6 tips for making the most of a military ball - We Are The Mighty
MIGHTY MILSPOUSE

6 tips for making the most of a military ball

Whether you’re a first-timer or a seasoned military spouse heading to their umpteenth ball, rest assured you can have an enjoyable, memorable event. Military balls are a time-honored tradition, and while they’re not in everyone’s immediate comfort zone, they can make for a fun experience you won’t soon forget.


In order to attend your best ball yet, take these tips to heart, and to your upcoming formal event.

Choose an outfit you love

First things first, it’s important to dress the part. Whether you’re decked out in a fancy gown, perfectly tailored tuxedo, or anything in between, find what suits you. Choose attire that makes you feel strong and confident. No one wants to be adjusting their undergarments every few minutes. Take some time to find an outfit that actually fits, and that flatters your personal tastes.

You’ll be far more relaxed when feeling attractive, so don’t be afraid to put yourself first and find a getup you’re excited to show off!

6 tips for making the most of a military ball

Be friendly

No one wants to sit next to strangers … but it’s even worse when sitting next to a stranger who doesn’t talk or engage in any type of conversation. (Yes, this happens.) Talk to folks at your table and make nice! It will make the evening far more enjoyable, even if you don’t walk away friends. If you’re introverted, break the ice with small talk over decor, seating arrangements, the weather, parking, anything!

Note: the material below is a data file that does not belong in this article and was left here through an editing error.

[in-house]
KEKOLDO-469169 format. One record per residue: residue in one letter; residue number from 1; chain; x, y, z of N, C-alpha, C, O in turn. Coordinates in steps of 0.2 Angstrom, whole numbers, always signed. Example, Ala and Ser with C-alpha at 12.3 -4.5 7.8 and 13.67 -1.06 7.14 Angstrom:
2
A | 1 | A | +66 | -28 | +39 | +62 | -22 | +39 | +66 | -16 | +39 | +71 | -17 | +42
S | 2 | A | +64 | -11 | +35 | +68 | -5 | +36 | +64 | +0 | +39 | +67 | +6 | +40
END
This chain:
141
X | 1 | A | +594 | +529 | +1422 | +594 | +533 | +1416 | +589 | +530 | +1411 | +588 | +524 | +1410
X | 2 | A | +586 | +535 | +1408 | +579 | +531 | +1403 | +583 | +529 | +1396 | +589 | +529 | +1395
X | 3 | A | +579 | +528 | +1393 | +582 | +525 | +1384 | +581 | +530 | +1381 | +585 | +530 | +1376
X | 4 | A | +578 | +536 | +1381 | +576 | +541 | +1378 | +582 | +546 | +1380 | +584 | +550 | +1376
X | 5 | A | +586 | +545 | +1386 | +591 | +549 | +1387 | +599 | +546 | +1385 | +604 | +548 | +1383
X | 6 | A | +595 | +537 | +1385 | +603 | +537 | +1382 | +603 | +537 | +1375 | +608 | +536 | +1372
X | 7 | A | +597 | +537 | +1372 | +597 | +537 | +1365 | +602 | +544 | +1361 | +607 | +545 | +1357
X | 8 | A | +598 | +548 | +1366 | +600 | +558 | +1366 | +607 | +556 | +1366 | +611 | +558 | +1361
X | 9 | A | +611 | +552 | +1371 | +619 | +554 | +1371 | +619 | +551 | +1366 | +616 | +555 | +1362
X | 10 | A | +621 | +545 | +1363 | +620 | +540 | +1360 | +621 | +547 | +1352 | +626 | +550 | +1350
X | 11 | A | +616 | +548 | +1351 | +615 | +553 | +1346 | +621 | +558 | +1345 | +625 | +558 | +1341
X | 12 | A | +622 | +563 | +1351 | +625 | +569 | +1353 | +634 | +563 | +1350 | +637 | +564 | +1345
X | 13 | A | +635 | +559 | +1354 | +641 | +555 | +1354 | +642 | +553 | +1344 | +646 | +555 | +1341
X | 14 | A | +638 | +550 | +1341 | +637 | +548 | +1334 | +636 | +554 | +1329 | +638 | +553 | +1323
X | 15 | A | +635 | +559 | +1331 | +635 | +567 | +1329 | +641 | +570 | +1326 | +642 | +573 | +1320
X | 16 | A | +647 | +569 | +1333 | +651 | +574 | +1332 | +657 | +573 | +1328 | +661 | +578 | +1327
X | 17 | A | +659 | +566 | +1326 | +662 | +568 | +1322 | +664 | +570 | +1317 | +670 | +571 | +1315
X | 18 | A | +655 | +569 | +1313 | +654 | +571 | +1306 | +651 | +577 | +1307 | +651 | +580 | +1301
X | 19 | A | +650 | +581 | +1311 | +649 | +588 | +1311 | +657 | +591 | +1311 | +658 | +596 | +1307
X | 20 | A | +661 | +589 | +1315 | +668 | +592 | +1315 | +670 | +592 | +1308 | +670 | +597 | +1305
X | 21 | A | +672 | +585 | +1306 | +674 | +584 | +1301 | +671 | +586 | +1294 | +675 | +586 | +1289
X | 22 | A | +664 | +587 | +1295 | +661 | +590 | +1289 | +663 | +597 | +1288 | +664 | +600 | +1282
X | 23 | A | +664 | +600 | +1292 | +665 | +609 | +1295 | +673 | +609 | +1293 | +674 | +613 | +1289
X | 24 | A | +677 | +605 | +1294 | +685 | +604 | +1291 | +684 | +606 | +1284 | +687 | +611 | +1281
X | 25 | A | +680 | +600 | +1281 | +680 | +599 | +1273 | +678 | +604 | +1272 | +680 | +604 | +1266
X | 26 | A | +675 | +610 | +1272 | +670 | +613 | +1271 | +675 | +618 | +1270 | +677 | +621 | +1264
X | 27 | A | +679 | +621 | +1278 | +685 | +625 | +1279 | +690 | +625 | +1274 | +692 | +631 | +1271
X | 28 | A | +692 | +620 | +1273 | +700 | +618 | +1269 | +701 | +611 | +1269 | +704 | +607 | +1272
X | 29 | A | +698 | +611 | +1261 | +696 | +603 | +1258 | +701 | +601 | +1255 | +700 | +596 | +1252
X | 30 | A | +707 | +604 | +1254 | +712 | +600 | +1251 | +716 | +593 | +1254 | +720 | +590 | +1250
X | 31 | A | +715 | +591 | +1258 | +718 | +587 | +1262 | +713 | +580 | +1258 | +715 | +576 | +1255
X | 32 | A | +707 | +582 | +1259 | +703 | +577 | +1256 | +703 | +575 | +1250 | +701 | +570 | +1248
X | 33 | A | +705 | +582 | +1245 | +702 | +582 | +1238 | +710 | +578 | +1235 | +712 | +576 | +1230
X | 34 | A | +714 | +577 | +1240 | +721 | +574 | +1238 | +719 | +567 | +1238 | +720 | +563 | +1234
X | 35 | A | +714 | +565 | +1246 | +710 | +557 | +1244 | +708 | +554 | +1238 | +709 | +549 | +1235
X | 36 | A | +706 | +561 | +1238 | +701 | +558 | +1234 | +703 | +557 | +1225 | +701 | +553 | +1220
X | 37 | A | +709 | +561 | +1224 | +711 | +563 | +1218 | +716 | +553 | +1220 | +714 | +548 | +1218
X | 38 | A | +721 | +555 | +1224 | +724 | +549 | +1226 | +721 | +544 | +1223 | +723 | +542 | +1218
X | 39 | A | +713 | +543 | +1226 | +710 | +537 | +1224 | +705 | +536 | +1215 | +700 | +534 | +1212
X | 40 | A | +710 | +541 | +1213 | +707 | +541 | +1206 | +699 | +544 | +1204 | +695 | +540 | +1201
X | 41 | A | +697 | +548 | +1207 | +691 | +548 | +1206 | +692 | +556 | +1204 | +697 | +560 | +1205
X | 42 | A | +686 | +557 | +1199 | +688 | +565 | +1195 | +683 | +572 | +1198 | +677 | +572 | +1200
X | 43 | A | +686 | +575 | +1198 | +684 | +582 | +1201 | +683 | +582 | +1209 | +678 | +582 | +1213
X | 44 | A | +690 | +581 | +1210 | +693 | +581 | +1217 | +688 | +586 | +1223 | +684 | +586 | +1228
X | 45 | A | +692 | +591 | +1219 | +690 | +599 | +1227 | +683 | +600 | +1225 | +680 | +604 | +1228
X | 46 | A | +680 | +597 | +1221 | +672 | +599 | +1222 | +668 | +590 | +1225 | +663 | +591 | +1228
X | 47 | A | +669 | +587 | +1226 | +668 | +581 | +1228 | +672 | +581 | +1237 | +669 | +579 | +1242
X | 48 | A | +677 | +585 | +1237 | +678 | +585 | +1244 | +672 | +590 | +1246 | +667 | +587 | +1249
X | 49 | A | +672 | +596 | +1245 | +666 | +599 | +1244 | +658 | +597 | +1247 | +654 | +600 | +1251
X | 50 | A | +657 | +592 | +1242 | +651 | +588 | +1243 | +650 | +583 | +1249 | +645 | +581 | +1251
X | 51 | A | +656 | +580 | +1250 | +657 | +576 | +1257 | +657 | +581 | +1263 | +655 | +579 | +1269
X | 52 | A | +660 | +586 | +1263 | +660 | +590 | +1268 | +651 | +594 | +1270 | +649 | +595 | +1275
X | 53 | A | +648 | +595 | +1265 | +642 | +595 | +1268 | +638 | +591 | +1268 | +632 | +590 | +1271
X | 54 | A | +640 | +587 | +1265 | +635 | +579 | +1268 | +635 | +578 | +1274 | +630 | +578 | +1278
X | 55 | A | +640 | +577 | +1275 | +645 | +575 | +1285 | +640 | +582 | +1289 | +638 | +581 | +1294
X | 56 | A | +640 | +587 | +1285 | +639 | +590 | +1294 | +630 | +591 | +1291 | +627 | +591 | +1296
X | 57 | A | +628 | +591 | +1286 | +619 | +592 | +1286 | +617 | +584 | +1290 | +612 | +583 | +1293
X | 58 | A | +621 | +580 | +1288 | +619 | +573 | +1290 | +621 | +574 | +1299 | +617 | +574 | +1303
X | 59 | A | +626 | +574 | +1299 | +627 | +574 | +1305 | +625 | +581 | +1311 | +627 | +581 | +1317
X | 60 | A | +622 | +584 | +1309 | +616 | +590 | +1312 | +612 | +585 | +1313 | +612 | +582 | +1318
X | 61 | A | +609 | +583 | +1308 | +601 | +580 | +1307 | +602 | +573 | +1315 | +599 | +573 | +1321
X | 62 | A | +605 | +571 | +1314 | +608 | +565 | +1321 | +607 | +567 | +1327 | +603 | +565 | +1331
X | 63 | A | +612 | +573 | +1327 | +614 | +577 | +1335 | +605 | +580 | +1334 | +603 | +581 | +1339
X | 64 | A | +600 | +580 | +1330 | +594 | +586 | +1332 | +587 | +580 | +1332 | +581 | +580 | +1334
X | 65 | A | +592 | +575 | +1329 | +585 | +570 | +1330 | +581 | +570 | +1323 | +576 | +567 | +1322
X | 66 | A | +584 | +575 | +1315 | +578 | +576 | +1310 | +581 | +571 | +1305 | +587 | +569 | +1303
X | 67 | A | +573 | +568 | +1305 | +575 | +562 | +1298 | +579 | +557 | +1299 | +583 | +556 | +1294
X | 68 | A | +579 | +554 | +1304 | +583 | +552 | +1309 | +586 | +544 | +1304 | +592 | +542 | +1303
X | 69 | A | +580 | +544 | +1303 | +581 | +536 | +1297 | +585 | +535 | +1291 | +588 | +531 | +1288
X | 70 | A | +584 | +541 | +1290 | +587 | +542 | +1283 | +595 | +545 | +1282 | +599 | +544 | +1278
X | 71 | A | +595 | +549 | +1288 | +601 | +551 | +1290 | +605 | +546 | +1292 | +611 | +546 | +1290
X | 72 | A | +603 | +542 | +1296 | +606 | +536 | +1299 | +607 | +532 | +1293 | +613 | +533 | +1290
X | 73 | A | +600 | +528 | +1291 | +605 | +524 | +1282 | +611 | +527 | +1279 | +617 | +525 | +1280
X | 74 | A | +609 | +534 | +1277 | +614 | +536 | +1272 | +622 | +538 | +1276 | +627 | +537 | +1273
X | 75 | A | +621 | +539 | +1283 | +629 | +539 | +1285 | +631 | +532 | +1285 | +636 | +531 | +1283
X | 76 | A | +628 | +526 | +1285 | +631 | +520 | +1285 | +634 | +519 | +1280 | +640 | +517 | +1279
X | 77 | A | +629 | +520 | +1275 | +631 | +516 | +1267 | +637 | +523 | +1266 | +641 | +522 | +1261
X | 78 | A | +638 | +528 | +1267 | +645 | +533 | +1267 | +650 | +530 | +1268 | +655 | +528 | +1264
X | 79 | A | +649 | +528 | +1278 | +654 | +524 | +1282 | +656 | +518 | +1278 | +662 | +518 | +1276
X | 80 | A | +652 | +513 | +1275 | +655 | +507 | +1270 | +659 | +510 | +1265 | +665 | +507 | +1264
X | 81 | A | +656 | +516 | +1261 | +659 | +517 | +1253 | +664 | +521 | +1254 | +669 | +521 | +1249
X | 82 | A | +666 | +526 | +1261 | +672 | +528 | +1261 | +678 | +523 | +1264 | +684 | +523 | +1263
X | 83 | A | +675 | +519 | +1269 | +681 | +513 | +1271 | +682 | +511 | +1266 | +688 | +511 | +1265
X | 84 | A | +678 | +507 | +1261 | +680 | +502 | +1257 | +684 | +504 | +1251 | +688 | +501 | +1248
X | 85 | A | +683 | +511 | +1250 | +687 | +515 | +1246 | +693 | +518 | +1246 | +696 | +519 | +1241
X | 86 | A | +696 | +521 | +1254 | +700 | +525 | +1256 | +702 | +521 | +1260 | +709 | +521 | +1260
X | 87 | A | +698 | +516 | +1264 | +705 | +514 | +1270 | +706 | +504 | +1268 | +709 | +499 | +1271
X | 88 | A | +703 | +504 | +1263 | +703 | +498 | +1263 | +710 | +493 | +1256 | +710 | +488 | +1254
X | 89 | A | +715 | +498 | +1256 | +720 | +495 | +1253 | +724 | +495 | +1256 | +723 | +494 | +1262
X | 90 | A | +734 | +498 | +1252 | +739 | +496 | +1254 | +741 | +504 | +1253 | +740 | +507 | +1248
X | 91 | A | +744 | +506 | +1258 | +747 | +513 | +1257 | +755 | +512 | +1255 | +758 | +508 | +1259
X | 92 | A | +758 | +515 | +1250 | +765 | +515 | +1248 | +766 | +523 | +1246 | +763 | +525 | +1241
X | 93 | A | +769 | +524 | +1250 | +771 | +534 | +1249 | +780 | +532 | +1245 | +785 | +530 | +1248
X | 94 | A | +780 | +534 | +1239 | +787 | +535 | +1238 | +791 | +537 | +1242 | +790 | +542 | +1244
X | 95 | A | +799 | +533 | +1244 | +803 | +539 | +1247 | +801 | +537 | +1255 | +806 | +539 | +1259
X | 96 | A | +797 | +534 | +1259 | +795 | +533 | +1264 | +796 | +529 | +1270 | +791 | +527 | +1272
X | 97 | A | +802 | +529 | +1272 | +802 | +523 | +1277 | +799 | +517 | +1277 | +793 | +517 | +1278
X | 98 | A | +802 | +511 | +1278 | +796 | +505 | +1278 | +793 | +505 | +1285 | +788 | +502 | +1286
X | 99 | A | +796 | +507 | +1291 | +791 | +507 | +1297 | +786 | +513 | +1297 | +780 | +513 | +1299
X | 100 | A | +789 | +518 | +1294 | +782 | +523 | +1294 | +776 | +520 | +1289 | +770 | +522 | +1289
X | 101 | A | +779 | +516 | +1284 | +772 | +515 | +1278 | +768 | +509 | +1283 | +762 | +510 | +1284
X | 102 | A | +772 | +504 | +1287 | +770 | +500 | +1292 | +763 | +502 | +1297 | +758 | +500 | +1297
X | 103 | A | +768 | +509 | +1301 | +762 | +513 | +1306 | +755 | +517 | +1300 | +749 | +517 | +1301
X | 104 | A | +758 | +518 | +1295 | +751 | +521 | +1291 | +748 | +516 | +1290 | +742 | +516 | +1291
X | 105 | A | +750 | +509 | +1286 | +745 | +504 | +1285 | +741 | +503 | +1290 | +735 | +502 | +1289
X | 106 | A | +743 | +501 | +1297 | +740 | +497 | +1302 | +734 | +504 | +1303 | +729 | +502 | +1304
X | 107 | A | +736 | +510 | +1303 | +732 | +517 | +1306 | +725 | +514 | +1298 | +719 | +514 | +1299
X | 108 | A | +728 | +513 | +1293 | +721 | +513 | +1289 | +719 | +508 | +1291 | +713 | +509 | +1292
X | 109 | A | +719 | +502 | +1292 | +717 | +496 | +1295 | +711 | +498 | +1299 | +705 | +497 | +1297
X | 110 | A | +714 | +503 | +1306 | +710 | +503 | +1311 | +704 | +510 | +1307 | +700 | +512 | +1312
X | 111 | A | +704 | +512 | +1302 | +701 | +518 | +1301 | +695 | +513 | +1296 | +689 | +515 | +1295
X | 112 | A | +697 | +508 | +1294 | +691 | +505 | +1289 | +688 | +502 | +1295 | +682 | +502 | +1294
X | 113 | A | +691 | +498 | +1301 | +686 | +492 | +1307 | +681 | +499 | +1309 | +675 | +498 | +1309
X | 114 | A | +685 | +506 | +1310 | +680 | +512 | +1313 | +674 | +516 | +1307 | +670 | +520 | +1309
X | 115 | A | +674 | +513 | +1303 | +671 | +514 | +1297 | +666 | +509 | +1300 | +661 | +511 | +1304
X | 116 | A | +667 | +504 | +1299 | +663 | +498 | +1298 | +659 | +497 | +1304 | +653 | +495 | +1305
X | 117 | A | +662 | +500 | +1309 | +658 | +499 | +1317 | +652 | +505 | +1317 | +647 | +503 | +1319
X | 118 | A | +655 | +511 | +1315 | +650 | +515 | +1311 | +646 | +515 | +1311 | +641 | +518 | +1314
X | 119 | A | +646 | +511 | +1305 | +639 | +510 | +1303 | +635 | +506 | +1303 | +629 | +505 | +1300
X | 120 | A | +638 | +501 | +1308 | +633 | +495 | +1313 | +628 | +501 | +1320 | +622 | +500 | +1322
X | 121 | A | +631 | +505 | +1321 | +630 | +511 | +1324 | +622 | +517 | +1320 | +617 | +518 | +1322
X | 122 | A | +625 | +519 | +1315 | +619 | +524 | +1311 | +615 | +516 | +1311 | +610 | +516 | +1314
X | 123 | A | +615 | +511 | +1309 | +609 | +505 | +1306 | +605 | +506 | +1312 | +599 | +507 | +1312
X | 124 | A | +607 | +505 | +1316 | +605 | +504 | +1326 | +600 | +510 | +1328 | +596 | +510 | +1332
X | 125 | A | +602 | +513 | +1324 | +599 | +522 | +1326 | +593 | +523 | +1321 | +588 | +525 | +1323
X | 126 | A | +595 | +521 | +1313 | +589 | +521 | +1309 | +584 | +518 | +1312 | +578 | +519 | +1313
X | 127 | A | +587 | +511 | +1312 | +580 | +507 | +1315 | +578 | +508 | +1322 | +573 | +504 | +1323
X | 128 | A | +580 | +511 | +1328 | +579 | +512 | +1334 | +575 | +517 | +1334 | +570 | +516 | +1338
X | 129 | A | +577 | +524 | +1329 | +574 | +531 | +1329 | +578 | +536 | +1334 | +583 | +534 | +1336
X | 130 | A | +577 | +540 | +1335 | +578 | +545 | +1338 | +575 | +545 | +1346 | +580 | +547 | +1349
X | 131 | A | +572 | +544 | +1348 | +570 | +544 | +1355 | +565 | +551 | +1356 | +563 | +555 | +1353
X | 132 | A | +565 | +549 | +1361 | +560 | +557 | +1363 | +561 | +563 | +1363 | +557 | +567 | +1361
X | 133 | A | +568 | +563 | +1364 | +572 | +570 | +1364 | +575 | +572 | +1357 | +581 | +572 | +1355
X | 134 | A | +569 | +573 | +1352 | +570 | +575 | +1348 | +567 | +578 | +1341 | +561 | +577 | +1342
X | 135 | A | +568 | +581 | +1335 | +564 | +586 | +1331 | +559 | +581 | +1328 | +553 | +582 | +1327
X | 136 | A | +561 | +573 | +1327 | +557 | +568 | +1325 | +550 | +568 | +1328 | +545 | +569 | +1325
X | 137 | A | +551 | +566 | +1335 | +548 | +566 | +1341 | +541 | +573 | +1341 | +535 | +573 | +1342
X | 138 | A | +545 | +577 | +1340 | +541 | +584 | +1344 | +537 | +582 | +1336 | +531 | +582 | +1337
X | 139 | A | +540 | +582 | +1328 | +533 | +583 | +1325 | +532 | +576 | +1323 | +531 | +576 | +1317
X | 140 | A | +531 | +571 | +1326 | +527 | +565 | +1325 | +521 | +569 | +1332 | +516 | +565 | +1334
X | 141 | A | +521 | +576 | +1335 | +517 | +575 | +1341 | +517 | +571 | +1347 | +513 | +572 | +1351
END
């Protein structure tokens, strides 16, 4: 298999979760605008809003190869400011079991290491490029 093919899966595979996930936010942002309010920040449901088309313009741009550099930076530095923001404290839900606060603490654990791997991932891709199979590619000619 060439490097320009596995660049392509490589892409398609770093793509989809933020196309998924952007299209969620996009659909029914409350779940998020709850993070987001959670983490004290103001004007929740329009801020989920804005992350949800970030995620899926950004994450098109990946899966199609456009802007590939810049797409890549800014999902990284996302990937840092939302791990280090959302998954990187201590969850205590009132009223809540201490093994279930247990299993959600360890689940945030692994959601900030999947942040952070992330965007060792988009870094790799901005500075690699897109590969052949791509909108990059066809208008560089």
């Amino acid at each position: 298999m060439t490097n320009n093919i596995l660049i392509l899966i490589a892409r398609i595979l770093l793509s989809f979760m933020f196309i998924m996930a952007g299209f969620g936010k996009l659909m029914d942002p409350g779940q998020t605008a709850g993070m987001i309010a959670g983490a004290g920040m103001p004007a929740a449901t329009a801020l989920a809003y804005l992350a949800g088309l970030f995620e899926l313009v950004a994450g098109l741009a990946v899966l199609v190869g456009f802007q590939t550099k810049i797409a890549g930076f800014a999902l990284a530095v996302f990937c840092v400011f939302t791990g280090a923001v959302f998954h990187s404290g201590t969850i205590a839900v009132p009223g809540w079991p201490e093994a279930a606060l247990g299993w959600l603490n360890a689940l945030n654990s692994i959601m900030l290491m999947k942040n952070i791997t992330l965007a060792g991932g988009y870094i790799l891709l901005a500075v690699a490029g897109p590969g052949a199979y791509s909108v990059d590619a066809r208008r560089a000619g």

Whether or not you end up sitting next to folks you know, engage with them, and remain friendly throughout the night to make for a better time.

media.defense.gov

Take part in the festivities

Each service branch and battalion will have its own traditions, so go ahead, jump on the bandwagon! We’re talking chants, specific handshakes, checking out displays, or voting for personalized awards. Jump into the fun!

Then again, be careful of TOO MUCH fun. Military balls are known for being heavy on the libations, and it’s a good idea to stay aware of how much you’re drinking, especially if sampling group punches.

Chances are, you won’t be associated with the unit for long, so you can make the most of each ball appearance by going all in and doing what it is they do best.

6 tips for making the most of a military ball

Don’t come starving

While it’s true you’re there to eat, that’s just part of the night. There are too many variables — maybe you won’t like the food, maybe someone took your fish and left you with steak (or vice versa, depending on your preferences). Or maybe you’re busy talking and don’t want to be shoving food in your face while doing so. In any case, eat a snack before you come and maybe plan a drive-thru trip on your way home. Whatever you can do to make sure you aren’t hangry!

Make a day of it

Relax. Take your time to get ready. Don’t rush it so you can enjoy the experience as a whole. This is a fun experience for all. Don’t consider the day just for your spouse or “mandatory fun,” but something you can celebrate together and with coworkers.

6 tips for making the most of a military ball

Show off your date!

As an extension of your military member, how you act, and what you do reflects on them. Remember to be on your best behavior (of course, that doesn’t mean you can’t have fun!). Be polite, make small talk, and find a way to have fun. You should also take their lead. Let them introduce you to coworkers, get appetizers, order drinks, etc. While yes, you’re going to have a good time, technically, this is their work event, and you should follow their moves.

Attending a military ball should be a fun, memorable experience, no matter how many of them you attend. Look to the above to more easily plan your night toward having a great time!

What’s your best military ball tip?

Featured